Identity theft again among IRS’s ‘Dirty Dozen’ tax scams for 2017

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The U.S. Internal Revenue Service issued an alert warning on Friday, reminding both taxpayers and preparers to beware of identity theft, with a list of handy security reminders that could help prevent you from becoming a victim.

Every year, the IRS puts out a list of the “Dirty Dozen” most common scams that occur during tax season. And without fail, every year identity theft makes the list.

The IRS said this year that although progress has been made to cut down on identity theft, it remains an ongoing concern and one of the top issues seen by the service at tax time.

In 2016 the number of taxpayers that reported stolen identities on federal tax returns fell by more than 50 percent. But there were still more than a quarter of a million people affected, meaning there is work to be done.

As a result, the IRS is offering taxpayers and tax professionals three key tips:

  • Always use software with a firewall and antivirus protections. Make sure security software is turned on and updated, encrypt sensitive files, and use strong passwords.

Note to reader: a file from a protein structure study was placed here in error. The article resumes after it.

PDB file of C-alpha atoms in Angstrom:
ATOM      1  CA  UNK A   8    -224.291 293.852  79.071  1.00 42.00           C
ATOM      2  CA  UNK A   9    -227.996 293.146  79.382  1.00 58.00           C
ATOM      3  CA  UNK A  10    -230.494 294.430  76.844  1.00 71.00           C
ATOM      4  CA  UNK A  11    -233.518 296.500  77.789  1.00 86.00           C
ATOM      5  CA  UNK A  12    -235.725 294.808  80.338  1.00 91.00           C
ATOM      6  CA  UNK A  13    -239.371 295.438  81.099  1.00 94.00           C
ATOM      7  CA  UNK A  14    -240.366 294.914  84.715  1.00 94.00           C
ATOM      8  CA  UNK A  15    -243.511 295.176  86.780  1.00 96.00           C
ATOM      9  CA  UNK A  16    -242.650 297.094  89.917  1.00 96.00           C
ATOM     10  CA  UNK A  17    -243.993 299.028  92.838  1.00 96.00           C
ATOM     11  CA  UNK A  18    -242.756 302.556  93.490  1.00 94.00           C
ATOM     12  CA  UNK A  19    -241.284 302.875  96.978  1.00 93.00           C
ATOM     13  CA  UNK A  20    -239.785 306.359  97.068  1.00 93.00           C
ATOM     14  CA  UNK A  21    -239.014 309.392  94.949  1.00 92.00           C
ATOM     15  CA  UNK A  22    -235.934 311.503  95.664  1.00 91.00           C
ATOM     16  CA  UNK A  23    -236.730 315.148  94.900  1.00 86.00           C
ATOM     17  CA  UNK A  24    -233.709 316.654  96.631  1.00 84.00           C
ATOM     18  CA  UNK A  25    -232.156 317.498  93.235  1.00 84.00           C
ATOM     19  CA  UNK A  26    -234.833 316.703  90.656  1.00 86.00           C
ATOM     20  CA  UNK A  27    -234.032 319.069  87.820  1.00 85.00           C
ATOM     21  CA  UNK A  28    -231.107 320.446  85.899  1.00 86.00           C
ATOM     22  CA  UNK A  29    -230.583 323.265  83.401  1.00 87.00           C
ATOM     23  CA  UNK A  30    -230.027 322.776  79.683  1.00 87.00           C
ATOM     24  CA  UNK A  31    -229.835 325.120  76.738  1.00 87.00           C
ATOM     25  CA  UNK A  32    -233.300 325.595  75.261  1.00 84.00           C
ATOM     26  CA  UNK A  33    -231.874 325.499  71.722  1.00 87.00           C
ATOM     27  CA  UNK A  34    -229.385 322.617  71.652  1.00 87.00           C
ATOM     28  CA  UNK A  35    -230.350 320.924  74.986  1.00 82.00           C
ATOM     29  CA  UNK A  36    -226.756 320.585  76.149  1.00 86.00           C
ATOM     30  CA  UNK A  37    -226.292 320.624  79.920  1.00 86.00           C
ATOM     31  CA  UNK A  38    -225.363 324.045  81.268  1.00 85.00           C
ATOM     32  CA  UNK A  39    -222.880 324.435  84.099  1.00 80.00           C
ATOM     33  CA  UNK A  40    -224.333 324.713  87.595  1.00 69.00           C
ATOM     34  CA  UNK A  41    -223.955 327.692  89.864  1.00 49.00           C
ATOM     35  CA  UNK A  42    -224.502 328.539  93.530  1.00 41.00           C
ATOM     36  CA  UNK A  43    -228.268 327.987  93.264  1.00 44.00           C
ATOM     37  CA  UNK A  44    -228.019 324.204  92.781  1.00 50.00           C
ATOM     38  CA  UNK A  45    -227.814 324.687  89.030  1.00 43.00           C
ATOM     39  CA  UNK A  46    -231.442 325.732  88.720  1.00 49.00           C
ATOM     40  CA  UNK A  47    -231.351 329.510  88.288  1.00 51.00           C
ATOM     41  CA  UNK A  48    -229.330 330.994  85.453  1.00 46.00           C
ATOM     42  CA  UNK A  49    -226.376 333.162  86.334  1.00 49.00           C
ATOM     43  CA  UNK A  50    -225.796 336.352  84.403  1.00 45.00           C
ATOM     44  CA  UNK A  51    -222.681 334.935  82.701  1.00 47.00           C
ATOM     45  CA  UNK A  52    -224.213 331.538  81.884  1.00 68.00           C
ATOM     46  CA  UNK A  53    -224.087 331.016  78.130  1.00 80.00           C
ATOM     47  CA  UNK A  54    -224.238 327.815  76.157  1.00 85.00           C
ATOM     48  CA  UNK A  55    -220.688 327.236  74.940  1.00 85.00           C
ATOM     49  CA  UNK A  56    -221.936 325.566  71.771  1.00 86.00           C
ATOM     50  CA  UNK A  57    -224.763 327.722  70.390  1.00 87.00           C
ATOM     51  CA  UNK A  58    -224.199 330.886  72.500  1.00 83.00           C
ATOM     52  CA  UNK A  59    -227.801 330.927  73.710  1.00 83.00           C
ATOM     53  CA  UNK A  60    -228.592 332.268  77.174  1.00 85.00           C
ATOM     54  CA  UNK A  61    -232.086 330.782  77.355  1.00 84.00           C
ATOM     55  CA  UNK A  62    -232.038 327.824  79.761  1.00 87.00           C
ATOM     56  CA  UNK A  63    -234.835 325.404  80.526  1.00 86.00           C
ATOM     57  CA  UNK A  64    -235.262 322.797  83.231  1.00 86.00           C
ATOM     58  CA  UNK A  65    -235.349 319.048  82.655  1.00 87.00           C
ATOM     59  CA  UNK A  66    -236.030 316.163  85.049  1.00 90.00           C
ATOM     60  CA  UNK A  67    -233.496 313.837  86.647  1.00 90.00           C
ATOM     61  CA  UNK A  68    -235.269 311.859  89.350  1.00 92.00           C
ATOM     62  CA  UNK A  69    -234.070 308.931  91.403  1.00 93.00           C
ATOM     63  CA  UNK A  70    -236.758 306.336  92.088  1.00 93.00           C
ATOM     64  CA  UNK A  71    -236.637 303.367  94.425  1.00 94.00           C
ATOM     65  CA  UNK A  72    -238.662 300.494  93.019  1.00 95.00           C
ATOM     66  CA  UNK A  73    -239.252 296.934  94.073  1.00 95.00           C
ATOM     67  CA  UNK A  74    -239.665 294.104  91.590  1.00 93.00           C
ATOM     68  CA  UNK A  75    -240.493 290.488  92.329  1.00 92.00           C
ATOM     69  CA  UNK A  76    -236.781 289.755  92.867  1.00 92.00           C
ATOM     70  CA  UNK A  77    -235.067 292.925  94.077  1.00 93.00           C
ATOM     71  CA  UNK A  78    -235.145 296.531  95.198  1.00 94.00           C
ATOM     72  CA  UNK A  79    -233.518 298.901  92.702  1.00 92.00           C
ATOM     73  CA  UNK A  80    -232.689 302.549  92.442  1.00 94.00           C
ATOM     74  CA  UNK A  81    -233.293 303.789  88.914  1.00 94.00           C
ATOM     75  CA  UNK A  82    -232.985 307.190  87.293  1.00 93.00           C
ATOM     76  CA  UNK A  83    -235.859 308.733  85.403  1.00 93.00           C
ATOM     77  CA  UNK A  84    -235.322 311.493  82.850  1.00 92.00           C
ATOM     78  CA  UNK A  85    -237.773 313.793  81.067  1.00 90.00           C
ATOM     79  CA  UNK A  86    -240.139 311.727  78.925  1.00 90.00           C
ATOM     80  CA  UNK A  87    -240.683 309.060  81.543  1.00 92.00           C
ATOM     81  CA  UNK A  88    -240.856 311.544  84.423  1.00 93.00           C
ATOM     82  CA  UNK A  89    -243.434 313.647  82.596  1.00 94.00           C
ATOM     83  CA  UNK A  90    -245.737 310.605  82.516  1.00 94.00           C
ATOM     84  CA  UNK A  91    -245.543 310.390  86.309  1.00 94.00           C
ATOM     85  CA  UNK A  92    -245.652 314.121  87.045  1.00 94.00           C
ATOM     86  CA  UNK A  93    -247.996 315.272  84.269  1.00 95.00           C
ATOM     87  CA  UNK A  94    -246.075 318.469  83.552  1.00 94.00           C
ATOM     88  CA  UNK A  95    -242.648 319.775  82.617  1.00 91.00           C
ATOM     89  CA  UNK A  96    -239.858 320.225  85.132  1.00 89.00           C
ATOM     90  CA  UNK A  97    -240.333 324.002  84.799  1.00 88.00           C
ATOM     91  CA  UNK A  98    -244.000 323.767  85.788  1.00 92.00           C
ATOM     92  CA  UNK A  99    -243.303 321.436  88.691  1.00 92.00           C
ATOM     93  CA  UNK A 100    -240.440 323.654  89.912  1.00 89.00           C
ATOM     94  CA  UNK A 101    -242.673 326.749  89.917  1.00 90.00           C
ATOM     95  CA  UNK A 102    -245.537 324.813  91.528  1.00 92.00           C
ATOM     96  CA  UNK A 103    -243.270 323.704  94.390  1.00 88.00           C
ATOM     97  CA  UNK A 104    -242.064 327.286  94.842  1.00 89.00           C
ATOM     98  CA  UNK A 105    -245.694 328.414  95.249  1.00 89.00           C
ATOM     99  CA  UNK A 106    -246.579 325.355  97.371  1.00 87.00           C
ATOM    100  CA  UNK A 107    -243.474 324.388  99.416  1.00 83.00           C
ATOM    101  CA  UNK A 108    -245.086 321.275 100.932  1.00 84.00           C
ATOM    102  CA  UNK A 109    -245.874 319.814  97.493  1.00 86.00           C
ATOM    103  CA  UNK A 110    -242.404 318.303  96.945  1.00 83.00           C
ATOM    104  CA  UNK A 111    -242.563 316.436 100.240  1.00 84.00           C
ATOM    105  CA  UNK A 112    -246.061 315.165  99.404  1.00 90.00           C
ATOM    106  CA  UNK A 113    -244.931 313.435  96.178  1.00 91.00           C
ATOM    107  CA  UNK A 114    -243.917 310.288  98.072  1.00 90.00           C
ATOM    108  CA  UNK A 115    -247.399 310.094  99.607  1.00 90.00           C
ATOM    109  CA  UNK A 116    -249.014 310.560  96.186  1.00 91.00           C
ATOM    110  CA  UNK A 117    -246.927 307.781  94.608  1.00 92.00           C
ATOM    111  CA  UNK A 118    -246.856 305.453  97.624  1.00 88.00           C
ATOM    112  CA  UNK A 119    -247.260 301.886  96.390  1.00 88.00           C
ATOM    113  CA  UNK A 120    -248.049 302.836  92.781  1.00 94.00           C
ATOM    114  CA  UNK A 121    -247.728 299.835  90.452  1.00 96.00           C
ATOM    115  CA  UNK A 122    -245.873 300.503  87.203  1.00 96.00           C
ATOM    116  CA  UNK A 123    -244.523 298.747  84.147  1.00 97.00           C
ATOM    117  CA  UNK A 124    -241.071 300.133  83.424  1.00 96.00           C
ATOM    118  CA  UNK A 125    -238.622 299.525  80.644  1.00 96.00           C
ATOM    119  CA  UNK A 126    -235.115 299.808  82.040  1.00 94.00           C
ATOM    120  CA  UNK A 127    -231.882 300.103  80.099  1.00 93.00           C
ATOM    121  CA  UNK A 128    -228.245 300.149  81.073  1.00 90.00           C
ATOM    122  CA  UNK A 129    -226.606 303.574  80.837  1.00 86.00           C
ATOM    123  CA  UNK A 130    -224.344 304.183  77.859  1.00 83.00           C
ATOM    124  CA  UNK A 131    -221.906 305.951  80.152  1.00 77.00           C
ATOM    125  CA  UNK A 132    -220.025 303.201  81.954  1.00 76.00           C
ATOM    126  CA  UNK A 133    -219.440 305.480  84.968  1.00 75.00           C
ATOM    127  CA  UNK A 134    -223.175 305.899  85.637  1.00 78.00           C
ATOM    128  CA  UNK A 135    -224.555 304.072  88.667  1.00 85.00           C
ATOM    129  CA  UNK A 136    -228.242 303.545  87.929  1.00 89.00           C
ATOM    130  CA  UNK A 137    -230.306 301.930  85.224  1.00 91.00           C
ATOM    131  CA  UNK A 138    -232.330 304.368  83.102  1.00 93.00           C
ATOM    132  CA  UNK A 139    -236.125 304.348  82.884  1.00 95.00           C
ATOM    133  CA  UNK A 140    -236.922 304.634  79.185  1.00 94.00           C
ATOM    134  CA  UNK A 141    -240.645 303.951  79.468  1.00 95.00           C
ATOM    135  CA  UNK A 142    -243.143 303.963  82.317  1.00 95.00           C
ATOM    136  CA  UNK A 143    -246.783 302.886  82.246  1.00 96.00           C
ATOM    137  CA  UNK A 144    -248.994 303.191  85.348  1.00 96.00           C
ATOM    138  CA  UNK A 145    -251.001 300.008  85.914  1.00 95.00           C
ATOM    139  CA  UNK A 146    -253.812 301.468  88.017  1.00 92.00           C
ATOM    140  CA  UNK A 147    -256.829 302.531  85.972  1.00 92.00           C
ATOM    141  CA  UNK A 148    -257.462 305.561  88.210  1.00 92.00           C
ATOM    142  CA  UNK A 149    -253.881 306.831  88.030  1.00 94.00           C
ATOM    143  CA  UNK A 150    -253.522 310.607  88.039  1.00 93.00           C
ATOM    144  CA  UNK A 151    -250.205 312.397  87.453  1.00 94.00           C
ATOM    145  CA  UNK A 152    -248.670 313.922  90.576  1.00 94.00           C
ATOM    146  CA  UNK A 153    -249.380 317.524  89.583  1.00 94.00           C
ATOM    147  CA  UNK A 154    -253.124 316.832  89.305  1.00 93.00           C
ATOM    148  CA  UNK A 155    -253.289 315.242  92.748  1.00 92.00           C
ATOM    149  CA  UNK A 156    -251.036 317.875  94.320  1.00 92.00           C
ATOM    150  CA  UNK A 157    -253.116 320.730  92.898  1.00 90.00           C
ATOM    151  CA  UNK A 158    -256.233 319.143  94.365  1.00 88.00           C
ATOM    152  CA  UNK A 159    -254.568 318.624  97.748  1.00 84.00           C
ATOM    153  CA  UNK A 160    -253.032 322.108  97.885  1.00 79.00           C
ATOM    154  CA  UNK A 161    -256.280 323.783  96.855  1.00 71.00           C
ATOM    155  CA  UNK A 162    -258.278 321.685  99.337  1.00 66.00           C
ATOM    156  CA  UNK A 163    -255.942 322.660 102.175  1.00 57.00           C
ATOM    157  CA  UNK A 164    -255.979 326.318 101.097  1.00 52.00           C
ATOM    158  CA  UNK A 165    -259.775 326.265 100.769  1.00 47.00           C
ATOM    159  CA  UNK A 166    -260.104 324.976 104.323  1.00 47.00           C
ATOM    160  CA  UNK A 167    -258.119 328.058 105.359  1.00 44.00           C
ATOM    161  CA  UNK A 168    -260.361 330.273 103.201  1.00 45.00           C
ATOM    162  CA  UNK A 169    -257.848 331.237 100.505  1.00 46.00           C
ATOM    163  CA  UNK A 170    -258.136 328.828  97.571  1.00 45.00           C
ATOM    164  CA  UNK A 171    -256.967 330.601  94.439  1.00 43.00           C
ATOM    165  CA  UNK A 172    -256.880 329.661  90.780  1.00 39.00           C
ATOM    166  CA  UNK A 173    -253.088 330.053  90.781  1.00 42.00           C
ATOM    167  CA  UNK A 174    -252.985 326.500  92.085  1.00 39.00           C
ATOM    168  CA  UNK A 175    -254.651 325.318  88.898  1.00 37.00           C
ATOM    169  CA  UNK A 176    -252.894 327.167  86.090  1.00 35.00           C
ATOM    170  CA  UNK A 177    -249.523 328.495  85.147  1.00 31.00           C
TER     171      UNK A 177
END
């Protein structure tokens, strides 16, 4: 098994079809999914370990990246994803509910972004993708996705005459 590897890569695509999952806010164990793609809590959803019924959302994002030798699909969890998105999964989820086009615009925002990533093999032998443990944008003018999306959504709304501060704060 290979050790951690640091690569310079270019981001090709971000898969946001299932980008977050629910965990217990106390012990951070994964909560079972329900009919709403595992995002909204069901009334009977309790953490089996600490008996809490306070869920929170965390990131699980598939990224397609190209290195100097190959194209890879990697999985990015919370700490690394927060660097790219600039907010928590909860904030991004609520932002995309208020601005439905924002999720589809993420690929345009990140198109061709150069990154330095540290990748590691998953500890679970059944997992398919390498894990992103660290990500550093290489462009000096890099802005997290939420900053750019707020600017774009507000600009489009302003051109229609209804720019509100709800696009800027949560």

• Learn to recognize and avoid phishing emails, threatening phone calls, and texts from con artists posing as legitimate institutions. Don’t trust calls, emails or otherwise from unknown or suspicious sources.
  • Protect your personal data. Don’t carry your Social Security card with you, and keep your tax records secure. The IRS recommends that citizens treat their personal information like cash: Don’t leave it lying around.

Other concerns on this year’s IRS “Dirty Dozen” are phone scams and phishing schemes. While phone scams are on the decline, phishing schemes with bogus emails are on the rise, and routinely trick taxpayers into sharing personal information.

As such, identity theft remains a primary concern for the IRS, which began instituting a crackdown this year via the Protecting Americans from Tax Hikes Act. That law mandates that the IRS hold on to federal refunds claiming an Earned Income Tax Credit or Additional Child Tax Credit until Feb. 25, in an effort to reduce tax fraud via identity theft.

While the end result is to avoid strife and save money, the IRS has warned taxpayers that their fiscal 2016 returns will be delayed as a result of the new security measures. The first EITC and ACTC affected funds will see their returns arriving in bank accounts the week of Feb. 27. It’s estimated that the delays will affect 15 million households.

While tax-related identity fraud may be on the decline, overall it saw an increase in 2016, according to recently released data from Javelin Strategy & Research. Their findings suggest identity fraud grew by 16 percent in America in 2016, reaching the highest levels seen by the firm since it began tracking such fraud in 2013. Last year, an estimated 15.4 million Americans fell victim to identity fraud.